The Department of Environmental Protection is creating a report for the Legislature that details whether regulations for horizontal gas wells are sufficient.


The Horizontal Well Control Act passed in a special legislative session in 2011 specifies that the center of a well pad must be 625 feet from occupied structures. It also states that  the Department of Environmental Protection has to notify the Legislature whether further regulation of air pollution from well sites is needed, taking into account possible impacts to human health and the environment

 

In an effort to comply, the agency reached out to Michael McCawley.

 

McCawley is the interim chairman of the Department of Occupational and Environmental Health from the School of Public Health at WVU. He and his colleagues at WVU were already working with the Department of Energy to come up with tools companies could use to sample air quality for themselves.

 

“I was tasked under contact to DOE to finding off-the-shelf components that could be assembled together and used in remote locations that the drill sites are at,” McCawley says.

 

In addition to reporting levels of dust and carcinogenic chemicals emitted, McCawley’s team is also documenting noise pollution.

 

McCawley says that at about 15-thousand-dollars each, this will be an affordable tool for companies and state agencies to monitor operations.

 

“We think that this mobile kind of sampling tool that we’ve developed with off-the-shelf units can be useful for a company to set up on a fence line so that they can show the community, in fact, that they are doing the right thing—that they’re keeping control of their process. I think that will help everybody, the industry and the population, get along better because knowledge will dispel any fears that a company’s not doing the right thing. And it also levels the playing field for the companies who are doing the right things.”

 

The project began in July and will continue through September—a three month window during which his team needs to monitor the various stages of drilling.

 

“We want to look at the clearing—where they’re clearing the pad, taking down the trees, moving around the dirt—as you do any soil movement that’s going to create dust. Then, vertical and horizontal drilling that will take place, the fracking and the back-flow that goes on in the site. Each one of those processes is going to be separately sampled by the equipment. They may not be all done at the same site.”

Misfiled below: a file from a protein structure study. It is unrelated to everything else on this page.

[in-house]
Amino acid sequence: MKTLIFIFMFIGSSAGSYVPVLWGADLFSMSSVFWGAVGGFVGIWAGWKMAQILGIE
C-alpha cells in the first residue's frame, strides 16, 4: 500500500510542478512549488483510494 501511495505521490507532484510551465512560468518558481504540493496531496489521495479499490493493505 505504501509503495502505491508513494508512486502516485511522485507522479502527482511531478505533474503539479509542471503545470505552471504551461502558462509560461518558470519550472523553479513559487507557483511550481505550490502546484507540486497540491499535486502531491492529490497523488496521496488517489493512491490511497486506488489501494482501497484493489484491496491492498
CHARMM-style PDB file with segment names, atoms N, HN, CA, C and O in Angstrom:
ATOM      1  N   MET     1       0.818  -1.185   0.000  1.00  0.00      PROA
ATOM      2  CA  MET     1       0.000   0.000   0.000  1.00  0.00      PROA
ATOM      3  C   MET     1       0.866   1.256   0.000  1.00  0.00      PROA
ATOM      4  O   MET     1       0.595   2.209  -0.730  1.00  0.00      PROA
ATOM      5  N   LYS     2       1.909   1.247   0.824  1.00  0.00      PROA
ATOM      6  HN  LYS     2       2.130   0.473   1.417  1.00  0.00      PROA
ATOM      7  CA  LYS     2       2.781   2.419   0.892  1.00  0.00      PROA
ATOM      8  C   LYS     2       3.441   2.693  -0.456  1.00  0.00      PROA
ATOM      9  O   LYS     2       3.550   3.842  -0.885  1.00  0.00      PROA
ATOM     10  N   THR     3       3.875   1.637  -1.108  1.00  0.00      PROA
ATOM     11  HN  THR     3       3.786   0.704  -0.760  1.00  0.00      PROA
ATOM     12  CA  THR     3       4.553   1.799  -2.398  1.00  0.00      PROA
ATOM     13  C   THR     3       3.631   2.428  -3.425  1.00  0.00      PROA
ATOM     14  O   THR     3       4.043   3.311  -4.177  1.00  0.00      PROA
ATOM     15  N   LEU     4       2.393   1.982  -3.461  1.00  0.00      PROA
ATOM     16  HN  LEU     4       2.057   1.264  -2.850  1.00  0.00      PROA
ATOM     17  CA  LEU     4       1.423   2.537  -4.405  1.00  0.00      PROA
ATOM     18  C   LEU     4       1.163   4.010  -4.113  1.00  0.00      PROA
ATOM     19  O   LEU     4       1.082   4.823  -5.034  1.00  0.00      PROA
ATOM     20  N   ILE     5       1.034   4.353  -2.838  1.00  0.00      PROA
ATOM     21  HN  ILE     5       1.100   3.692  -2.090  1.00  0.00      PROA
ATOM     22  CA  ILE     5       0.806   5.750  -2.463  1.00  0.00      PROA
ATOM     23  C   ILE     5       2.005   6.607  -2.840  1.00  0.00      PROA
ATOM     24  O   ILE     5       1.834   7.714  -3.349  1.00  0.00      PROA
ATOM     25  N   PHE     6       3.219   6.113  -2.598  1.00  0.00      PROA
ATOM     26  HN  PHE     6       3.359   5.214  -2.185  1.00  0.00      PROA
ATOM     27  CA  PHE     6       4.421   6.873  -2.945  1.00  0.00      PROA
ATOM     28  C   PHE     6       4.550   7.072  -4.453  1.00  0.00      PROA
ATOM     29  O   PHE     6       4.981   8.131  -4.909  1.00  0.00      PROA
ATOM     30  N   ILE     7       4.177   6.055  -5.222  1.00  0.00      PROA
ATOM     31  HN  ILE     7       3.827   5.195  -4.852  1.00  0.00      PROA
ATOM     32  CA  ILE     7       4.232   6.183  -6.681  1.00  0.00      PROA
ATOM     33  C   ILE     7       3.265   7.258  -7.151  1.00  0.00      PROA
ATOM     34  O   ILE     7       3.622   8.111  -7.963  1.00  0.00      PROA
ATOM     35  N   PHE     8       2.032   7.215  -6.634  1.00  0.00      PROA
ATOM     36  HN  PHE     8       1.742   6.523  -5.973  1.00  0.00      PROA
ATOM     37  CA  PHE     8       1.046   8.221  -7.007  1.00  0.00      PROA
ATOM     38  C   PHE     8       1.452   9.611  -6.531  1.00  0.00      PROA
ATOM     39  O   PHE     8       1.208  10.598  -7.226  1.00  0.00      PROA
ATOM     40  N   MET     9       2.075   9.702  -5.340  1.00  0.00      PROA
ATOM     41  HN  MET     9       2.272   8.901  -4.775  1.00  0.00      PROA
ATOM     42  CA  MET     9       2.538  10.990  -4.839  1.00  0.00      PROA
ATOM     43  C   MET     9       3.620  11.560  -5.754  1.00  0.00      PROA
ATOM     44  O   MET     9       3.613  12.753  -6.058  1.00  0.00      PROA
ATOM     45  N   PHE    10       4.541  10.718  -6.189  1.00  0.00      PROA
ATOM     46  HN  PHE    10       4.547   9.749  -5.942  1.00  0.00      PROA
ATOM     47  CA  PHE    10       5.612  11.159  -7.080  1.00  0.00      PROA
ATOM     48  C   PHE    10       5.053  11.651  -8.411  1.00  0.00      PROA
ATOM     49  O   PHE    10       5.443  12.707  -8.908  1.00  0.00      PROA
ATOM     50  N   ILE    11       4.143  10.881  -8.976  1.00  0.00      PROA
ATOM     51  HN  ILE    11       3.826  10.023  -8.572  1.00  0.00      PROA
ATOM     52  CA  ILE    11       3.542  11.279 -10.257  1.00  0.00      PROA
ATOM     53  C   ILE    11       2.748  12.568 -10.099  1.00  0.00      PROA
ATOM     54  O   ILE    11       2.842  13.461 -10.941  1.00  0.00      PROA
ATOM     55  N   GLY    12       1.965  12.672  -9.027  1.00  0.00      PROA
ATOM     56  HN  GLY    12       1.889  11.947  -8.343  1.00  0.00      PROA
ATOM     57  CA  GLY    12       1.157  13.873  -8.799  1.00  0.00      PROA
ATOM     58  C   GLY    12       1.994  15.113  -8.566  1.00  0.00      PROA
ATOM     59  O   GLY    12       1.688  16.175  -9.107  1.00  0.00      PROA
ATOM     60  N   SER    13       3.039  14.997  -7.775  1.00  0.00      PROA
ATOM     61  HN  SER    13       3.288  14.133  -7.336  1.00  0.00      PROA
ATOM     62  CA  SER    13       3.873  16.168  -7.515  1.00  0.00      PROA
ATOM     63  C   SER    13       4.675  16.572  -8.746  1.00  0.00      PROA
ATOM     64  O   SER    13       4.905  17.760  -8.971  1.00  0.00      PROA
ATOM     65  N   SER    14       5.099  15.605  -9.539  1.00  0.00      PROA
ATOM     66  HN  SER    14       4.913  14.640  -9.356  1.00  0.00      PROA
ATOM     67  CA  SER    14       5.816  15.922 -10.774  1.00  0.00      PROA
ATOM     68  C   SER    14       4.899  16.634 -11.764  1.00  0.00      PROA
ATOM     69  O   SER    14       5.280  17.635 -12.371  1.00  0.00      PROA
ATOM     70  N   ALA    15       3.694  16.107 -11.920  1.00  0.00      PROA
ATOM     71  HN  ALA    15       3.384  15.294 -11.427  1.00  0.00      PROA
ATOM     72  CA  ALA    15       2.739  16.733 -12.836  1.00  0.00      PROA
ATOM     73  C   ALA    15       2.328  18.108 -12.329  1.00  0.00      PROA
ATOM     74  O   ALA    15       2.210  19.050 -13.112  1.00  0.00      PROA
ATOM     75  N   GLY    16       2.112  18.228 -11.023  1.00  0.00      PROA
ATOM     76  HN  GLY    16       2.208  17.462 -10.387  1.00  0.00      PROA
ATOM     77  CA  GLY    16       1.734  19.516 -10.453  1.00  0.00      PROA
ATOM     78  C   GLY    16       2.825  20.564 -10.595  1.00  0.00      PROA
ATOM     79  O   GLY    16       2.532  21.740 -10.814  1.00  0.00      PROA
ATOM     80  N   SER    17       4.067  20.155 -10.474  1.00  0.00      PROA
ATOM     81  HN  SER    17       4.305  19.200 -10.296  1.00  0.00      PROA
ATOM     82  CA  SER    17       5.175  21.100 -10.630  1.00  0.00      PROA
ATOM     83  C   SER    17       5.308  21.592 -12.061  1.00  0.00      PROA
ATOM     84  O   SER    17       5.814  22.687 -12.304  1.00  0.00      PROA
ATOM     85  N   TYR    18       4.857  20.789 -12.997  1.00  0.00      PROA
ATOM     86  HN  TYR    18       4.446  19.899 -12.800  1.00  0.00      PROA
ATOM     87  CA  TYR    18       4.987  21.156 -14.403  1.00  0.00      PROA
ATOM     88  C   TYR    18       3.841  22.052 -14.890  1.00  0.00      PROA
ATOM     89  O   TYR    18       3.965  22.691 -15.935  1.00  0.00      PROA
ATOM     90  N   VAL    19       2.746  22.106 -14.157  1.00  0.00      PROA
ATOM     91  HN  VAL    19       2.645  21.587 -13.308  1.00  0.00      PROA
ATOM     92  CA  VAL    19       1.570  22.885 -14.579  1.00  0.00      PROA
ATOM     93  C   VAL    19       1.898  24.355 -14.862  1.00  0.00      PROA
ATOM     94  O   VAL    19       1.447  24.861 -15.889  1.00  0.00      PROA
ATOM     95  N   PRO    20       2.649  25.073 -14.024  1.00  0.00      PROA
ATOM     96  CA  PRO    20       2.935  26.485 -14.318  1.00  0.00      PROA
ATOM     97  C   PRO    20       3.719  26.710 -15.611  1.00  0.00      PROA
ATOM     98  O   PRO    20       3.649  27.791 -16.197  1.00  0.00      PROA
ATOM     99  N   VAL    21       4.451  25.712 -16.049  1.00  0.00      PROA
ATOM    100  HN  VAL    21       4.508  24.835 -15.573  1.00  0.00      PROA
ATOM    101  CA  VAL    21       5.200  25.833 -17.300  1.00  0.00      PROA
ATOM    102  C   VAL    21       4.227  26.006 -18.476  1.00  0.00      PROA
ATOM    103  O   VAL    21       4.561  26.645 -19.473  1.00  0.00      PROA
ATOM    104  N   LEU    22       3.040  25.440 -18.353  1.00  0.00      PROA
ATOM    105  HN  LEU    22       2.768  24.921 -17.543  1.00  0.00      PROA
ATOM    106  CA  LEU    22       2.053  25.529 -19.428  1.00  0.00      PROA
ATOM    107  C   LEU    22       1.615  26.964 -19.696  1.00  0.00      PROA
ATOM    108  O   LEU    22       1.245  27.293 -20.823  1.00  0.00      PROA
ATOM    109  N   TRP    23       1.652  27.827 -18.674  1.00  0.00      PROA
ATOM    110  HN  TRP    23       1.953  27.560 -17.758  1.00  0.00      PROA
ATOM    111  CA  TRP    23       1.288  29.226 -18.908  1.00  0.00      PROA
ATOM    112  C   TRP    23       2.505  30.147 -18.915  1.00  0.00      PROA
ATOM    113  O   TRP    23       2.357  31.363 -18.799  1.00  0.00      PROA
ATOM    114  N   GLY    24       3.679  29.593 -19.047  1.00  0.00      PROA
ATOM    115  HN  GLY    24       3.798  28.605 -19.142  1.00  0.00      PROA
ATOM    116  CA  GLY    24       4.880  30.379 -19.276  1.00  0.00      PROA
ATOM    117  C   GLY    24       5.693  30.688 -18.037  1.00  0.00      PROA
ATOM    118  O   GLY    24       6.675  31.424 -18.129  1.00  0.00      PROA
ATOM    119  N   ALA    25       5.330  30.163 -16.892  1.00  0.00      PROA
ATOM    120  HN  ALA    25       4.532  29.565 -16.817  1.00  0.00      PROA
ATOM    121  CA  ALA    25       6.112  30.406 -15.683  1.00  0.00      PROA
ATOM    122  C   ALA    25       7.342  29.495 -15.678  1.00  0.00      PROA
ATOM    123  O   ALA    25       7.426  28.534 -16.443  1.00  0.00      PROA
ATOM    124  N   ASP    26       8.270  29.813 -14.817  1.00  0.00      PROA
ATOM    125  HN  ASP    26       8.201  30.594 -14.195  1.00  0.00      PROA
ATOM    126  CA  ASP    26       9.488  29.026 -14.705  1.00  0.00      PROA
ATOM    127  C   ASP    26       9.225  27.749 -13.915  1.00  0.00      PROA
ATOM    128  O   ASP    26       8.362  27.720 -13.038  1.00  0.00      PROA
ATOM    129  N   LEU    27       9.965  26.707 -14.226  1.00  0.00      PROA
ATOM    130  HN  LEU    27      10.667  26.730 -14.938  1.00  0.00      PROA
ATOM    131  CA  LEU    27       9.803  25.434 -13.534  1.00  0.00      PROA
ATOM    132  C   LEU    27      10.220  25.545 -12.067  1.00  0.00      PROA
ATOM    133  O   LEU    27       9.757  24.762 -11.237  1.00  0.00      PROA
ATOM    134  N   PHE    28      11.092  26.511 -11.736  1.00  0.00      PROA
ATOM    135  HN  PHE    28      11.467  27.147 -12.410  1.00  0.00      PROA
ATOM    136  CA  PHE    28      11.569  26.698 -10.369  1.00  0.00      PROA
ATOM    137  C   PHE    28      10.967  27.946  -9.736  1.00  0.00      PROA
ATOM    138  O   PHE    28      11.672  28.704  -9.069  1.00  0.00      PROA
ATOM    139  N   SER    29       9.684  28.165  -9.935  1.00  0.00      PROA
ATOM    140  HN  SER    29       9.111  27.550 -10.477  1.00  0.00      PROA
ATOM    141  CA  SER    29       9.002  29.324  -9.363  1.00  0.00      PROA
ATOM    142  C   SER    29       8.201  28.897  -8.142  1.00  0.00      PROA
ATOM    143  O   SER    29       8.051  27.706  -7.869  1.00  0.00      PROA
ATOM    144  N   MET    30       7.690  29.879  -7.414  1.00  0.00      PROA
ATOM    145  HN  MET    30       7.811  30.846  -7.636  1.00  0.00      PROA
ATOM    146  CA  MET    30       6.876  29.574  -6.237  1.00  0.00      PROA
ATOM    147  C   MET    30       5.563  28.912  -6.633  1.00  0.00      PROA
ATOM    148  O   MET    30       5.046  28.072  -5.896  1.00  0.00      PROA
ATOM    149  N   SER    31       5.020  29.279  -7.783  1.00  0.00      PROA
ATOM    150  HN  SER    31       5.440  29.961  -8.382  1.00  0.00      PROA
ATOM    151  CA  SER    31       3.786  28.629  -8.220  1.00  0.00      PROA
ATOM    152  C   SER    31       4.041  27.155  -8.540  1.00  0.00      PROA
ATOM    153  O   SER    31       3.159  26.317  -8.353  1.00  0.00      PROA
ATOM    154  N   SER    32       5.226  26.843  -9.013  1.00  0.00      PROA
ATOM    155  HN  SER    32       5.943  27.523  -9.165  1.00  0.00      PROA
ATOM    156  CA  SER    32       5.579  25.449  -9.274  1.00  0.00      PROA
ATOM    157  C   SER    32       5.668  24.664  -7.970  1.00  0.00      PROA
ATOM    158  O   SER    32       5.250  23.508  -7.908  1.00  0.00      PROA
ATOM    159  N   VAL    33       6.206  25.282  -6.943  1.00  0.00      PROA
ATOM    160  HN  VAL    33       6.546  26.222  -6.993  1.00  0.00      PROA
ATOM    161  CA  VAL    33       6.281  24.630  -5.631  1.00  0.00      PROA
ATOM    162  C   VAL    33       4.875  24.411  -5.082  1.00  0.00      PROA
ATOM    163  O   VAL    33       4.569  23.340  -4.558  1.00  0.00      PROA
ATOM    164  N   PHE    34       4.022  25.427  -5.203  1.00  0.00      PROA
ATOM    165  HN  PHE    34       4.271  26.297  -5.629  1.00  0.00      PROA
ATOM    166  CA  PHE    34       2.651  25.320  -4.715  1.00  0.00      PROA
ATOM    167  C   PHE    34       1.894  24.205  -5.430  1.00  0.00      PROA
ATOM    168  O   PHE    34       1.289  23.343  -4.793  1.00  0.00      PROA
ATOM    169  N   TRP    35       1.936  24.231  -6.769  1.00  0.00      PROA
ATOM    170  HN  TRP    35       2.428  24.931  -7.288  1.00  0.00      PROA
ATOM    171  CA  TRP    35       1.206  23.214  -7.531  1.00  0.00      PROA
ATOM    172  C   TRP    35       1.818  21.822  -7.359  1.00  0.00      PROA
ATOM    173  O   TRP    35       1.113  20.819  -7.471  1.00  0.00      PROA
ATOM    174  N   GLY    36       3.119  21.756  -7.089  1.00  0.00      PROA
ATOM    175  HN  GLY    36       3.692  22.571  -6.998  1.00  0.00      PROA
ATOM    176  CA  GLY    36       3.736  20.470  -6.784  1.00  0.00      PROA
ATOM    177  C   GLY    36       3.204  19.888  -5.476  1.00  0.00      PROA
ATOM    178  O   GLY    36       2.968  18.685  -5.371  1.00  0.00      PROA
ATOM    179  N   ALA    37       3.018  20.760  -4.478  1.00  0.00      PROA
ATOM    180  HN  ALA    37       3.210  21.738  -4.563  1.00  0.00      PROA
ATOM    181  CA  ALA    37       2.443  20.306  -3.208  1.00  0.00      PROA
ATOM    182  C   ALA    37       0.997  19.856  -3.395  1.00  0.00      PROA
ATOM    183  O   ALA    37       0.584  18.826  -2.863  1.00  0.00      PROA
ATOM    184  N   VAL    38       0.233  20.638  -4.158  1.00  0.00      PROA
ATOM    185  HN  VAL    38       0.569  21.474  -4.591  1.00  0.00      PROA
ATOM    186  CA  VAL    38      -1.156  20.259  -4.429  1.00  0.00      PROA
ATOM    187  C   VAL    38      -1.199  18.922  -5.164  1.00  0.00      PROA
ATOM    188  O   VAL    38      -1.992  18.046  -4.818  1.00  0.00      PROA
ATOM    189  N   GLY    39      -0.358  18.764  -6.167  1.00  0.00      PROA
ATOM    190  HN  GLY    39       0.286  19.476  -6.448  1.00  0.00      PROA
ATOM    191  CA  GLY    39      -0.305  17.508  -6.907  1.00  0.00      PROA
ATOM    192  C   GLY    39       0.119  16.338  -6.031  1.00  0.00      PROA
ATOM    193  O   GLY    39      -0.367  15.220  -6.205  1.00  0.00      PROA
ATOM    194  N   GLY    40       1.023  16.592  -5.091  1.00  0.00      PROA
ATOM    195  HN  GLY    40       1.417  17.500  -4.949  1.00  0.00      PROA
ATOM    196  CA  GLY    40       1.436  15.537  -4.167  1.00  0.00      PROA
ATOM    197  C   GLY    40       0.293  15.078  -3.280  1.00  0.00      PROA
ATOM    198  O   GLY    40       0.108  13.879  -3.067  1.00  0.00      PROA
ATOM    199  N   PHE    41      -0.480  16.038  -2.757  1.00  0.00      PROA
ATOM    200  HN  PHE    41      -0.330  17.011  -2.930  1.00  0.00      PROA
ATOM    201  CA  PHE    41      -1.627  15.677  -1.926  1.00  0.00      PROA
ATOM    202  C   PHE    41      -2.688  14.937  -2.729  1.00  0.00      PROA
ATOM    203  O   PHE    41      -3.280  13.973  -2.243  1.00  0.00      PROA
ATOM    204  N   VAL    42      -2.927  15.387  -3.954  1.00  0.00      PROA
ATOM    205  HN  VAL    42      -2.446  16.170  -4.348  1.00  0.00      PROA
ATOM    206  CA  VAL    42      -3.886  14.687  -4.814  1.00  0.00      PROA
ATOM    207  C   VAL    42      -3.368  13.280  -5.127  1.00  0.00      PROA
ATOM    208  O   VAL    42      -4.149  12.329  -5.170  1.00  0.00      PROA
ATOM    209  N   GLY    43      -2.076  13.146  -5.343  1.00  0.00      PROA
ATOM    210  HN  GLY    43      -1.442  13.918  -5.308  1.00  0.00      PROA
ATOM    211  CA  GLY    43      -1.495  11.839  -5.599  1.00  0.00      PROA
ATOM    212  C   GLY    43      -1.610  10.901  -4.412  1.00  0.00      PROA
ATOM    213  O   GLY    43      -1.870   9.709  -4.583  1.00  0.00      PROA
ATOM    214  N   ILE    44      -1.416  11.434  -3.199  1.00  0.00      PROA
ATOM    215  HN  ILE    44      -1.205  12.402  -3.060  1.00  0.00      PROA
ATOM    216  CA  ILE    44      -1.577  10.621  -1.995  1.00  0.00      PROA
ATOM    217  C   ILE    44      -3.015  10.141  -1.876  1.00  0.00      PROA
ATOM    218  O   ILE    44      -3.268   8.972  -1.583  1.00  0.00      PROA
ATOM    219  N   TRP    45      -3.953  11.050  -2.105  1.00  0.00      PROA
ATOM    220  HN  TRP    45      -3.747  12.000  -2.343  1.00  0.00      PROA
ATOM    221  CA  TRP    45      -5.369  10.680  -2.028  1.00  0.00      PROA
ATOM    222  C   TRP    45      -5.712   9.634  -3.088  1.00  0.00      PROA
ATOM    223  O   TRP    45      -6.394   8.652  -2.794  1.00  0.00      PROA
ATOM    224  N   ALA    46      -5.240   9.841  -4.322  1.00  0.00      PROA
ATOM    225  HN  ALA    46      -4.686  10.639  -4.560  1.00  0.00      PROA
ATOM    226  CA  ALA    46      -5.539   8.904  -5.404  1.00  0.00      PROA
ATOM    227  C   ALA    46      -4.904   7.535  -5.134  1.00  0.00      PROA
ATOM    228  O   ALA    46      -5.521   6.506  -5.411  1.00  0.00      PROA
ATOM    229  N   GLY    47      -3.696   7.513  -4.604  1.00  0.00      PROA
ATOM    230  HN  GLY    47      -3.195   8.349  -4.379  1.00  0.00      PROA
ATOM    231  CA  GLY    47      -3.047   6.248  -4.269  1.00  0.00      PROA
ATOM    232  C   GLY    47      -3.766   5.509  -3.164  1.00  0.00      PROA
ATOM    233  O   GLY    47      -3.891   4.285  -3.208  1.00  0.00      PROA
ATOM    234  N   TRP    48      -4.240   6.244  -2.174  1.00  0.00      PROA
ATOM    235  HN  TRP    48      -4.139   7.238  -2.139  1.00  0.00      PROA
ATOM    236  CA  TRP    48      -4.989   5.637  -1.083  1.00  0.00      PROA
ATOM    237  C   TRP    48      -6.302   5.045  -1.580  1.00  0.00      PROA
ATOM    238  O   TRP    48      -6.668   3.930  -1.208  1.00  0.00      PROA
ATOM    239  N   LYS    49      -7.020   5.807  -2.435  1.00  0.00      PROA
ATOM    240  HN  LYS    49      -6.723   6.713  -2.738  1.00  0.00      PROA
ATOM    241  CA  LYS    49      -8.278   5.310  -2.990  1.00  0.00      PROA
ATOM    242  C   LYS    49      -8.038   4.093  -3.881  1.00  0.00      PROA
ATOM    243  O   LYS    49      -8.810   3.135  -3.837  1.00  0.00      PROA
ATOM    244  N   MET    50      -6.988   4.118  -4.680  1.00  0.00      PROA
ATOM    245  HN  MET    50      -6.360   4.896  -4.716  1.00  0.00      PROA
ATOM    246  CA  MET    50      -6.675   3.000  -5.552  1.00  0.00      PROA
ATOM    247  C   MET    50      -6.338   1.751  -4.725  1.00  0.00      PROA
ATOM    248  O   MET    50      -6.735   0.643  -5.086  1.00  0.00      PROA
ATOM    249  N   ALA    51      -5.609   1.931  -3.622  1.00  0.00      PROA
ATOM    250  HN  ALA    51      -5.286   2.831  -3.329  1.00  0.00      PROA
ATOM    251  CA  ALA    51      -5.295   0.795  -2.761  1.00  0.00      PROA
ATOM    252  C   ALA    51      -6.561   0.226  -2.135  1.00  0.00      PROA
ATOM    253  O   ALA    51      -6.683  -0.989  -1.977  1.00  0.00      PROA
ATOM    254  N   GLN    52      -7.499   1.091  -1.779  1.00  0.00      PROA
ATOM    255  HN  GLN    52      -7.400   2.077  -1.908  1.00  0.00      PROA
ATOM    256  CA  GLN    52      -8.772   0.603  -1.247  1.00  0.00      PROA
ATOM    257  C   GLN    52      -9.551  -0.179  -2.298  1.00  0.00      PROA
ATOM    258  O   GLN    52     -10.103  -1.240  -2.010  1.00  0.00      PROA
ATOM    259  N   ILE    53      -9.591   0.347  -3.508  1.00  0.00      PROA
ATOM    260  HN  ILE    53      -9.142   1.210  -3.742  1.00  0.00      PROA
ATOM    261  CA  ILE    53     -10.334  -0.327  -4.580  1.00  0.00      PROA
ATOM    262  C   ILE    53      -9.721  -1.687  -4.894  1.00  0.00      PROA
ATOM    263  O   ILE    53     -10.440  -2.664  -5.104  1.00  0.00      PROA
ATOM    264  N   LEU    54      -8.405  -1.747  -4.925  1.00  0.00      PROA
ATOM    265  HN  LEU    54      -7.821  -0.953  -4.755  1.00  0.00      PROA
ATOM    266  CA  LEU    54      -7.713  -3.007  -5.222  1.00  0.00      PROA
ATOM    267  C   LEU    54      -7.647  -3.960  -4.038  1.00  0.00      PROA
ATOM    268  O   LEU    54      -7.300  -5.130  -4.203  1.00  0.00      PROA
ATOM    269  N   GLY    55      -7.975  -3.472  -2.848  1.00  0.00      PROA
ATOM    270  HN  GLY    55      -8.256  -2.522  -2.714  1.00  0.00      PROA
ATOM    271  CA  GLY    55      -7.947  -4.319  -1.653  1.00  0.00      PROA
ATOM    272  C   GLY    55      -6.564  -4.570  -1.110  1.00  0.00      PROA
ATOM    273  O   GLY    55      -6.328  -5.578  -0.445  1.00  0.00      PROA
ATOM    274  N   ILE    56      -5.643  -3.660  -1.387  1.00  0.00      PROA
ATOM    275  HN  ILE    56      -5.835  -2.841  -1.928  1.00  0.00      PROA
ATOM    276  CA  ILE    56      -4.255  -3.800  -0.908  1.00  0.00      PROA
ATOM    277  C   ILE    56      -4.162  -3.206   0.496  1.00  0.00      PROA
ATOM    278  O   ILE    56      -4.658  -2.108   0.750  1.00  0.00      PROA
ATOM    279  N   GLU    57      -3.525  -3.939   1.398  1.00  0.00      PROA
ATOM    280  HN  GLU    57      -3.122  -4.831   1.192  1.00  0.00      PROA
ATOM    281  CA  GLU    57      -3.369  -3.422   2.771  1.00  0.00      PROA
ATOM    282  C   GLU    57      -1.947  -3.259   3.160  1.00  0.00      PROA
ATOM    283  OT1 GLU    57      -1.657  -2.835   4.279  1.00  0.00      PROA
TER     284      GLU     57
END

The samplers will detect dust generated during well-fracking processes and from truck traffic. They will also monitor gasses released in the drilling and flow-back processes, as well as emissions from the various diesel engines required to operate such sites.

 

McCawley says the technology used to sample air quality isn’t new. Portability is. Current air monitors require steady sources of power, so he and his team put units together that use solar panels and batteries, in addition to wireless transmitters that can broadcast data remotely, around the clock.

 

Despite the fact that these monitors are portable, it’s still a task to get them to locations where good data can be collected.

 

“The equipment is heavy. The marine batteries weigh about eighty or ninety pounds, so we’re lugging these up the mountain-side to get them in place. The solar panels are thirty pounds each and we’ve got two solar panels at each site, two batteries at each site. Then the sampling equipment itself sits on a pole that’s been dug three feet into the ground and the pole extends another six feet above ground because we want to be at least six feet off the surface which is the normal sampling height that EPA likes to look at.”

 

McCawley says the primary challenge is finding suitable well pad sites. They can’t be in wooded areas, for example, because trees interfere by catching a lot of dust and gas, skewing the picture of what’s being released into the atmosphere.

 

There’s also the issue of actually placing the samplers within the 625-foot radius. McCawley says frequently sites are cut into the side of a hill, limiting where monitors can be set. Ideally there will be four units at each of the three or four sites they plan to monitor in addition to a larger Department of Energy trailer located off site

 

“What we’re trying to do is get an up-wind and a down-wind position around the drilling pad. That tells us what’s coming onto the site and what’s leaving the site. So there can be surrounding contamination from other things going on. For example, if there are trucks running up and down the highway near the site they can be contributing to the particulates of the organics. And then we want to find at least one or two cross-wind locations.”

 

McCawley also says the monitors are only looking at horizontal well pad sites. Gas processing locations are not part of the study.

 

While the air quality data is gathered, the DEP is also working with others at WVU to study water quality and impoundment construction, again, to answer questions asked in the Horizontal Well Control Act.

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